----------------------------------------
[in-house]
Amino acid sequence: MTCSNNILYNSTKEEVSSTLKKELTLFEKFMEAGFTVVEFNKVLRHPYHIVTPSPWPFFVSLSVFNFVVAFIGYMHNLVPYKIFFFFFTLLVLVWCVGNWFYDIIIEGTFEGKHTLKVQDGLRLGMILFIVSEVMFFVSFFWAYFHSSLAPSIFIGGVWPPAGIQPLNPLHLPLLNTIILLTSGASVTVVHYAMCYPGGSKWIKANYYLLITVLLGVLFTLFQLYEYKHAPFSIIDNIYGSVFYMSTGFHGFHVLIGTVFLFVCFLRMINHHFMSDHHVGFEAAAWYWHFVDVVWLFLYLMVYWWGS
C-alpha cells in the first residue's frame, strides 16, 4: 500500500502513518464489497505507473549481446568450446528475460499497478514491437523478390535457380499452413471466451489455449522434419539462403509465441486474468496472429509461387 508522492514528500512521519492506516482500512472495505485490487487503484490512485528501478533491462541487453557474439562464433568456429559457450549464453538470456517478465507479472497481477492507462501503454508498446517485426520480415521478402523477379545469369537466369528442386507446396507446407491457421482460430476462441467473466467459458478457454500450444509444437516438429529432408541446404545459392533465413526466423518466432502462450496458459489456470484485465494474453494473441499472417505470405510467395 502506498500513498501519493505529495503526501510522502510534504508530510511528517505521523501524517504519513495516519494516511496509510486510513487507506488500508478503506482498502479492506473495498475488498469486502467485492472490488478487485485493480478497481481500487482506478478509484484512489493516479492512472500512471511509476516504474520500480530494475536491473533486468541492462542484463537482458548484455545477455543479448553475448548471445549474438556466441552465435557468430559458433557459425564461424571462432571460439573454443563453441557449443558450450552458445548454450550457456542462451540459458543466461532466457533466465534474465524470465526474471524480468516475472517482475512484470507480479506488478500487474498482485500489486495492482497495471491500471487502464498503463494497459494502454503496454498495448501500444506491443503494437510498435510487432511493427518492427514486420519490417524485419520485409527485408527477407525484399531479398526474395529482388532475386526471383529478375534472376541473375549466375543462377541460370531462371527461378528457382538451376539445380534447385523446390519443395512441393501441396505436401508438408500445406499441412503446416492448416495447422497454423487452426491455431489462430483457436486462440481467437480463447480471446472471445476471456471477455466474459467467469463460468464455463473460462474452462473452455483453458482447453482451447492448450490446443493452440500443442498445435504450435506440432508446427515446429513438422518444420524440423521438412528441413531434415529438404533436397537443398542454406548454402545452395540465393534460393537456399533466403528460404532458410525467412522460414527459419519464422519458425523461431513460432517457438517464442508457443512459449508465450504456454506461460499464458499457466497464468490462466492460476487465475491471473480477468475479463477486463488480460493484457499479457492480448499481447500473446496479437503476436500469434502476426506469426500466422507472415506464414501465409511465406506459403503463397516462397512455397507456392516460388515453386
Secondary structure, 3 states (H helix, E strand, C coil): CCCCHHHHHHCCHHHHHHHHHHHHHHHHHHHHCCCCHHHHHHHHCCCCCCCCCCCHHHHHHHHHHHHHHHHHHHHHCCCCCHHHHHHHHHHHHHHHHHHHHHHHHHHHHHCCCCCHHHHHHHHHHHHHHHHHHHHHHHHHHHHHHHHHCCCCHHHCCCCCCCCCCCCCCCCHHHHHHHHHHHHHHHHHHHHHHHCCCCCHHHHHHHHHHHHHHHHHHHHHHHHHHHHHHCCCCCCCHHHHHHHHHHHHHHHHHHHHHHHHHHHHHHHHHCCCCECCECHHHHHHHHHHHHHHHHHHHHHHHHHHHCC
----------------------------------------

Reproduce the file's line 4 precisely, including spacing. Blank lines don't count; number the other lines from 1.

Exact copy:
Secondary structure, 3 states (H helix, E strand, C coil): CCCCHHHHHHCCHHHHHHHHHHHHHHHHHHHHCCCCHHHHHHHHCCCCCCCCCCCHHHHHHHHHHHHHHHHHHHHHCCCCCHHHHHHHHHHHHHHHHHHHHHHHHHHHHHCCCCCHHHHHHHHHHHHHHHHHHHHHHHHHHHHHHHHHCCCCHHHCCCCCCCCCCCCCCCCHHHHHHHHHHHHHHHHHHHHHHHCCCCCHHHHHHHHHHHHHHHHHHHHHHHHHHHHHHCCCCCCCHHHHHHHHHHHHHHHHHHHHHHHHHHHHHHHHHCCCCECCECHHHHHHHHHHHHHHHHHHHHHHHHHHHCC